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The Great Miracle Baby Business

Reproductive Rights

new internationalist
issue 217 - March 1991

The great miracle
baby business

Babies are being sold in kit form – an egg here,
a sperm there, a uterus somewhere else. Celia Kitzinger takes
a close look at biotechnology’s answer to infertility.

The world’s first ‘test-tube’ baby, Louise Brown, was born in July 1978 in England. Since then reproductive technologies have been big news in the West. Newspaper and television interviews with radiant mothers nursing new-born babies portray doctors and scientists as glamorous heroes selflessly promoting ‘miracle cures’ for infertility. Reproductive technologies, it is claimed, ease the heartache for childless women, offering them a last chance to hold a baby of their own in their arms.

Between 10 and 15 per cent of heterosexual couples are involuntarily infertile, and for many this causes intense grief. The longing for a child can take over a woman’s life. There are enormous cultural pressures on women to bear children, and tremendous stigma attached to infertility.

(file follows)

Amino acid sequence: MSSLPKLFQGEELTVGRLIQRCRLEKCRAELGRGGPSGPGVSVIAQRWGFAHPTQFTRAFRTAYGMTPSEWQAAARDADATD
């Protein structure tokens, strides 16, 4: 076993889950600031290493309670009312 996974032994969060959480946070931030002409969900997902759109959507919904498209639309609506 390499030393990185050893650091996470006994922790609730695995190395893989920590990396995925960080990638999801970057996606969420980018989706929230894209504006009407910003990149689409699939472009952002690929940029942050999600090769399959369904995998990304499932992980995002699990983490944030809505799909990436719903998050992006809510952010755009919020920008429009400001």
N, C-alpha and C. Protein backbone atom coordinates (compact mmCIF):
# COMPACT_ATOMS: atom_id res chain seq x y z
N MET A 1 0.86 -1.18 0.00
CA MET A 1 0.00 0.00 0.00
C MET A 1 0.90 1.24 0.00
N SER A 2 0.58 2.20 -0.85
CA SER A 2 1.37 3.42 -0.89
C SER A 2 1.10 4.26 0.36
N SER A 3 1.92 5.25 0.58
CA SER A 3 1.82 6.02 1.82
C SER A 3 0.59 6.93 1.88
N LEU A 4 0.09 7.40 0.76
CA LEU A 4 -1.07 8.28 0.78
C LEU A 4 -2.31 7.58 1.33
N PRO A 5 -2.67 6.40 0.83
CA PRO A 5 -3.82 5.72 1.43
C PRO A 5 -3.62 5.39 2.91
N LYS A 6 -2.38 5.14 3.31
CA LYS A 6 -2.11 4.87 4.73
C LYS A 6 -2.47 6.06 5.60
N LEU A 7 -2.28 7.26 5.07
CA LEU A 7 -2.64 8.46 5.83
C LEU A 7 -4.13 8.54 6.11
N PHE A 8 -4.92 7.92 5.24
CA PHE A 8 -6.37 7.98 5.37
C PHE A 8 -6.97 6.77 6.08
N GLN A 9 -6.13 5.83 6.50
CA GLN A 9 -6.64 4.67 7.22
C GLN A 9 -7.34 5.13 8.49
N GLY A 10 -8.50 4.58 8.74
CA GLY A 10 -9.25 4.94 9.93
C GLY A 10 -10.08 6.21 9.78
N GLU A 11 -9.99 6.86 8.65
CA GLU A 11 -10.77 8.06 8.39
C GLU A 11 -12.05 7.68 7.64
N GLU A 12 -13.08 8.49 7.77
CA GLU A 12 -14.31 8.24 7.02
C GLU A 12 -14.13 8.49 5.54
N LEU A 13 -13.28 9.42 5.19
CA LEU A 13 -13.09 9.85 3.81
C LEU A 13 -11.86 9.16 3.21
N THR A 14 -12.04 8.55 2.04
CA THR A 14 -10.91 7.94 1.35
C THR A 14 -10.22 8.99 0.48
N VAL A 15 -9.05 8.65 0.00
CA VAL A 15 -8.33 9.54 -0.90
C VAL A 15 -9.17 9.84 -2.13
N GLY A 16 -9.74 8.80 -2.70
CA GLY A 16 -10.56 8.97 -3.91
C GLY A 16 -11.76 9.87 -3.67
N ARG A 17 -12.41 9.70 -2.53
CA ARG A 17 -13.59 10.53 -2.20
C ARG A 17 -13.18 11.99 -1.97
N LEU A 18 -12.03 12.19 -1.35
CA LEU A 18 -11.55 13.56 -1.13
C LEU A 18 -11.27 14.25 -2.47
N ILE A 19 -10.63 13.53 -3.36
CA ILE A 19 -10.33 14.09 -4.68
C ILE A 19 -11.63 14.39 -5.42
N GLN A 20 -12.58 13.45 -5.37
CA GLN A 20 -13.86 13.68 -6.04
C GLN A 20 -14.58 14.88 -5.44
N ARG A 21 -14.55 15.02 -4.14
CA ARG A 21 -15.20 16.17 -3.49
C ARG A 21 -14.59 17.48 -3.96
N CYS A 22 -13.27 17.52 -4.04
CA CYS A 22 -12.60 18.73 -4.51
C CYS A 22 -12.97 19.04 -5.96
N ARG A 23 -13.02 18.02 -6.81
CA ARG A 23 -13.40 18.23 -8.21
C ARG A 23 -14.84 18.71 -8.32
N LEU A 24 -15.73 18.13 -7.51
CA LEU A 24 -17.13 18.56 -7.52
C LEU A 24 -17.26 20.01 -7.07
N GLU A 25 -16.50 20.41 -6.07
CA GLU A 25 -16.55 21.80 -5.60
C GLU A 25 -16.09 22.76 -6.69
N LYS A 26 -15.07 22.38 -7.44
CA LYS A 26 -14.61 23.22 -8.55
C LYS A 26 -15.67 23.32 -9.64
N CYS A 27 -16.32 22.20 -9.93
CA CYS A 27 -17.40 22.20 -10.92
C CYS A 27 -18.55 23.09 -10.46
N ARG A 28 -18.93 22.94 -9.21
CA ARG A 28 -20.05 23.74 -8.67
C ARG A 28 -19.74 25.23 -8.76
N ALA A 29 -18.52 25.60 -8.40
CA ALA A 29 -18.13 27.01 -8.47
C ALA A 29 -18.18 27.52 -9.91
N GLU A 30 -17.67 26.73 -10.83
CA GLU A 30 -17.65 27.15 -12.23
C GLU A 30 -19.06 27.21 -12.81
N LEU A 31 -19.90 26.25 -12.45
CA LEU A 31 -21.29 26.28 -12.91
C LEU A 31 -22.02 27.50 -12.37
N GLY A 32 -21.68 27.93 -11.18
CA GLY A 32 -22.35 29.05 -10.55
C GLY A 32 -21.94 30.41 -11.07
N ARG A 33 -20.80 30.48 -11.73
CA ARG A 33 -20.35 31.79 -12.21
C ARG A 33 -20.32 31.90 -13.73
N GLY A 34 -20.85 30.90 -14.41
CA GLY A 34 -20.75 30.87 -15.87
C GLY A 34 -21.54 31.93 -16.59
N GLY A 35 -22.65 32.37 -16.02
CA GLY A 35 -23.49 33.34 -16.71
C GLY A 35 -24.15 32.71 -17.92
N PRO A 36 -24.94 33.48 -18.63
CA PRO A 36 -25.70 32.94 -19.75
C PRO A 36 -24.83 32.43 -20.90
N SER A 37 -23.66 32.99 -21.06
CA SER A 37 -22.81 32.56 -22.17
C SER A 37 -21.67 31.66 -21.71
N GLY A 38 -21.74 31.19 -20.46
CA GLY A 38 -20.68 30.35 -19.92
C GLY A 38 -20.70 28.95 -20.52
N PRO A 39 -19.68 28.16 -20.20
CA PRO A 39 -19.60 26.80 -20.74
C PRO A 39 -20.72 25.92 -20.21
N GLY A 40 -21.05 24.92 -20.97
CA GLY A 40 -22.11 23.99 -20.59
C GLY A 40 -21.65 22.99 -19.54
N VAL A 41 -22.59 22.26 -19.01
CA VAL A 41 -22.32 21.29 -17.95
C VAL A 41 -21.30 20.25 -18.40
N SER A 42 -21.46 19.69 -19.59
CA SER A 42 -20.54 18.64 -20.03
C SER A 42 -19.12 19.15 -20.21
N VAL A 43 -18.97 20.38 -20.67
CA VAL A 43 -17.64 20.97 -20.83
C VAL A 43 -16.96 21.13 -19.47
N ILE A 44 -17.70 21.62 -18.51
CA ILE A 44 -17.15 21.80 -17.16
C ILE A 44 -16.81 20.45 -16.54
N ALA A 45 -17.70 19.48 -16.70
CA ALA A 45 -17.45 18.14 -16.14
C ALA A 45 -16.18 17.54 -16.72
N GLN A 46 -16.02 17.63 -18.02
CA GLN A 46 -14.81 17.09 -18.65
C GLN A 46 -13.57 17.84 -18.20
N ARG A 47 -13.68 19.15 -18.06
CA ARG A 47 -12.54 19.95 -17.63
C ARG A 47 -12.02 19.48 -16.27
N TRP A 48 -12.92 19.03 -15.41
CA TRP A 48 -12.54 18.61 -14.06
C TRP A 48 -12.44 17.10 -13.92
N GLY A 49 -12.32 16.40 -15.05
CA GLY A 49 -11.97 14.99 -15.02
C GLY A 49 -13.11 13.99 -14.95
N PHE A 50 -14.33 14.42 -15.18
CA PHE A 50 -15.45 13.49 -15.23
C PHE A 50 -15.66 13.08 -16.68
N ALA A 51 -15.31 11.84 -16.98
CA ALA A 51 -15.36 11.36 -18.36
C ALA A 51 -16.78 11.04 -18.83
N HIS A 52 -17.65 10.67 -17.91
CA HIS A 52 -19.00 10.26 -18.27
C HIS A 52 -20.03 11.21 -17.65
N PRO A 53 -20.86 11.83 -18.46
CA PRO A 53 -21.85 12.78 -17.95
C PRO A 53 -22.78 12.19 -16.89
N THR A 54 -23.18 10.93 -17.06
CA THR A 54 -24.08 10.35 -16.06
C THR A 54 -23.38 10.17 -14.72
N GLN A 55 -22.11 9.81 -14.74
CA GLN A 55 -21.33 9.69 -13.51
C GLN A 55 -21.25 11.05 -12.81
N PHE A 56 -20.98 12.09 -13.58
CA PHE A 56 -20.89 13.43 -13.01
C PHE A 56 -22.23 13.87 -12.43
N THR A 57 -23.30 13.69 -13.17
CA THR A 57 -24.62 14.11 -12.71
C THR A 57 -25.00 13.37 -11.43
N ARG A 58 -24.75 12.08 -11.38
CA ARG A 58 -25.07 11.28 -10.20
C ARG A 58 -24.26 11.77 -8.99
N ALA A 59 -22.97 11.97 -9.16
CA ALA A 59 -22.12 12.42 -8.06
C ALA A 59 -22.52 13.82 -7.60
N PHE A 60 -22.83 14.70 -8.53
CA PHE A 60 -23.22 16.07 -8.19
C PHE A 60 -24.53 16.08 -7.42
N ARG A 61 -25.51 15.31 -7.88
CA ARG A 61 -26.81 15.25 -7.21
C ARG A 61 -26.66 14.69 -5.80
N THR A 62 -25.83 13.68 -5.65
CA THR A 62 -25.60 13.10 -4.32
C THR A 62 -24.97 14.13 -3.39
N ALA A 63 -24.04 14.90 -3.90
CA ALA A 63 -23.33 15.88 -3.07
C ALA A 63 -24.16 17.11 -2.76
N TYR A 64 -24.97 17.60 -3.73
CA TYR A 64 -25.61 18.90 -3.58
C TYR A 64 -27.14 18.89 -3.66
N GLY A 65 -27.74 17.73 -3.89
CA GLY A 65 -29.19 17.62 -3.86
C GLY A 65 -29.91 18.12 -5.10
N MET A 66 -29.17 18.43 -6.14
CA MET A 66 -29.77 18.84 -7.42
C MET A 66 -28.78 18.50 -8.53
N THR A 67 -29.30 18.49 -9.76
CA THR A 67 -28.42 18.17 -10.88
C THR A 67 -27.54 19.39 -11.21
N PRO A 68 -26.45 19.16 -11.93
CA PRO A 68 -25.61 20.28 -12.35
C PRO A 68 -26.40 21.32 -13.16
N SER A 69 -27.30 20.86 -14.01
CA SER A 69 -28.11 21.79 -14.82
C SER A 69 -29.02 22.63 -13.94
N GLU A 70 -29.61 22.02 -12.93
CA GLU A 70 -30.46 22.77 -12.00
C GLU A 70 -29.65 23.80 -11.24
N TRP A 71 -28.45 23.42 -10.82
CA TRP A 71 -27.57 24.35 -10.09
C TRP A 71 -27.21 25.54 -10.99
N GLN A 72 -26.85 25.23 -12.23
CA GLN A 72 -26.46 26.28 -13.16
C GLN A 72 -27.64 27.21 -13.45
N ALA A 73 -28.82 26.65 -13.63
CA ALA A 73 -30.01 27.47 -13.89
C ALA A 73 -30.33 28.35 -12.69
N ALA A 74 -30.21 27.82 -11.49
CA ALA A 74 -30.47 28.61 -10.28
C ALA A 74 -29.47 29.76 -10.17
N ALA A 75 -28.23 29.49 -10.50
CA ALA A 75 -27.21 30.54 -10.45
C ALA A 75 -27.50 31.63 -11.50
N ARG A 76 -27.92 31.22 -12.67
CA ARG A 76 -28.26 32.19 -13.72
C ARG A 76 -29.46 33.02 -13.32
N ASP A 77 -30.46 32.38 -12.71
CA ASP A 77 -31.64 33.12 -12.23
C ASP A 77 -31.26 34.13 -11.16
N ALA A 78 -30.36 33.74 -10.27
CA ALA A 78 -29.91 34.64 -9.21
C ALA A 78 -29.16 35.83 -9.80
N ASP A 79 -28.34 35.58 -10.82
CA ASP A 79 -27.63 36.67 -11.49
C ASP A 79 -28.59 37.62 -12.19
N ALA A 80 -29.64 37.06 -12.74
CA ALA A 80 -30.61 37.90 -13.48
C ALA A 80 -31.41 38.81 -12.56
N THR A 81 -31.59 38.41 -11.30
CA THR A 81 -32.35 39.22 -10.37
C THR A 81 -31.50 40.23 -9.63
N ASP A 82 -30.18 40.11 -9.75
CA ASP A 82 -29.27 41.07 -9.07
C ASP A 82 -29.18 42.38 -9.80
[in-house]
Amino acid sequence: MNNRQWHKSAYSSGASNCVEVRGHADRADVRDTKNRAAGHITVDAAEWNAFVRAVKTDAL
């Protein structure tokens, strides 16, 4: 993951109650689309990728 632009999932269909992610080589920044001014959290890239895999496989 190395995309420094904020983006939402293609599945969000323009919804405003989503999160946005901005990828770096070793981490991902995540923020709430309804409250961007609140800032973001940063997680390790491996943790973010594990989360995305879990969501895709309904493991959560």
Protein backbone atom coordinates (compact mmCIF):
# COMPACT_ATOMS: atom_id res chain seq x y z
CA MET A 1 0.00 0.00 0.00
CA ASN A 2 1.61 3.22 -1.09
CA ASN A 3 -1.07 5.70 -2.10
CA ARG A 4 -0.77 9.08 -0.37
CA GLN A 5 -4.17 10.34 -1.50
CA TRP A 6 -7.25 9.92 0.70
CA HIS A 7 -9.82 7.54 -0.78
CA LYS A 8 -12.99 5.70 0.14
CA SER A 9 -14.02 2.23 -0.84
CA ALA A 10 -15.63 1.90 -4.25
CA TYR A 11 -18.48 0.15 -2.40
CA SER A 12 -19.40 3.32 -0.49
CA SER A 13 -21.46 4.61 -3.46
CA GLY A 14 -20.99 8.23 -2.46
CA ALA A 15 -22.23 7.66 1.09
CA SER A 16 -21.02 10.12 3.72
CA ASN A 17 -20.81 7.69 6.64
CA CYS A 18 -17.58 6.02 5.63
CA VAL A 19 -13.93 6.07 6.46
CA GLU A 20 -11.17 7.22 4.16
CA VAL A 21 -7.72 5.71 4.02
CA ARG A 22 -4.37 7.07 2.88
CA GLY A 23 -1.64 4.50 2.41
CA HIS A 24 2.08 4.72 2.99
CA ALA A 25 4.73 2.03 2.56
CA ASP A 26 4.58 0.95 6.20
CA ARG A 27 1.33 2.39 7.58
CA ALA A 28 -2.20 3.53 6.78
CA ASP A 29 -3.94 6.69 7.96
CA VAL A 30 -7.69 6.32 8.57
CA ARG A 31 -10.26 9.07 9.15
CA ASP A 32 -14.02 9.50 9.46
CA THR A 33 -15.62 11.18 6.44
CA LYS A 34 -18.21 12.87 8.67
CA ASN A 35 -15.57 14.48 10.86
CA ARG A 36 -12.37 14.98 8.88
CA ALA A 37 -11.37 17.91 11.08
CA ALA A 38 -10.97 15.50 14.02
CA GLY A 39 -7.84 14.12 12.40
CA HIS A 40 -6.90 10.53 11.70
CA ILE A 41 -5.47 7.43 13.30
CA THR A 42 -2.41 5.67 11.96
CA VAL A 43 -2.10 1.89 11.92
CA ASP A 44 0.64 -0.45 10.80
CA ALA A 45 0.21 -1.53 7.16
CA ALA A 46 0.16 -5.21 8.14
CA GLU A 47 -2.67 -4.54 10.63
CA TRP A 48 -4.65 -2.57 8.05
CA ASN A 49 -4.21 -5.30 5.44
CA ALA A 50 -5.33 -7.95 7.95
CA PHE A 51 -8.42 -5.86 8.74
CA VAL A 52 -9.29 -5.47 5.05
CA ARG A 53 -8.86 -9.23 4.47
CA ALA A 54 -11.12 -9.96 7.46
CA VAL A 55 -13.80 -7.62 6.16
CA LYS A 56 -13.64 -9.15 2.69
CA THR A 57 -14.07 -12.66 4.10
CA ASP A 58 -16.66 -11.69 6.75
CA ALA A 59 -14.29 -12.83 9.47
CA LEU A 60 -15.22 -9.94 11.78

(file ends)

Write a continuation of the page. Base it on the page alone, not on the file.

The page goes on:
The method used to conceive Louise Brown, in vitro fertilization (IVF), is done by bringing together ovum and sperm in a petri-dish on a laboratory bench. Usually the ovum and sperm are taken from the would-be parents, but either or both can come from other people, so that a woman can bear a child with no genetic relationship to her or her husband. Once a viable embryo has been achieved, it can either be deep-frozen and stored for later implantation (or use in experiments), or it can be transferred straight into the mothers’ body.

The procedure presents serious health hazards for women. The hormones given to encourage superovulation – the production of more than one ripe egg per month bring the risk of burst ovaries, ovarian cysts and other adverse reactions ranging from migraine, dizziness, vision problems, weight gain and depression, to breast and ovarian cancer. The surgery is performed under general anaesthetic and involves three incisions into a woman’s abdomen after distending her belly with carbon dioxide. Women on these programmes are rarely informed of the risks they are taking: if they complain about pain or side-effects, they are often told that this demonstrates a lack of commitment to having a baby.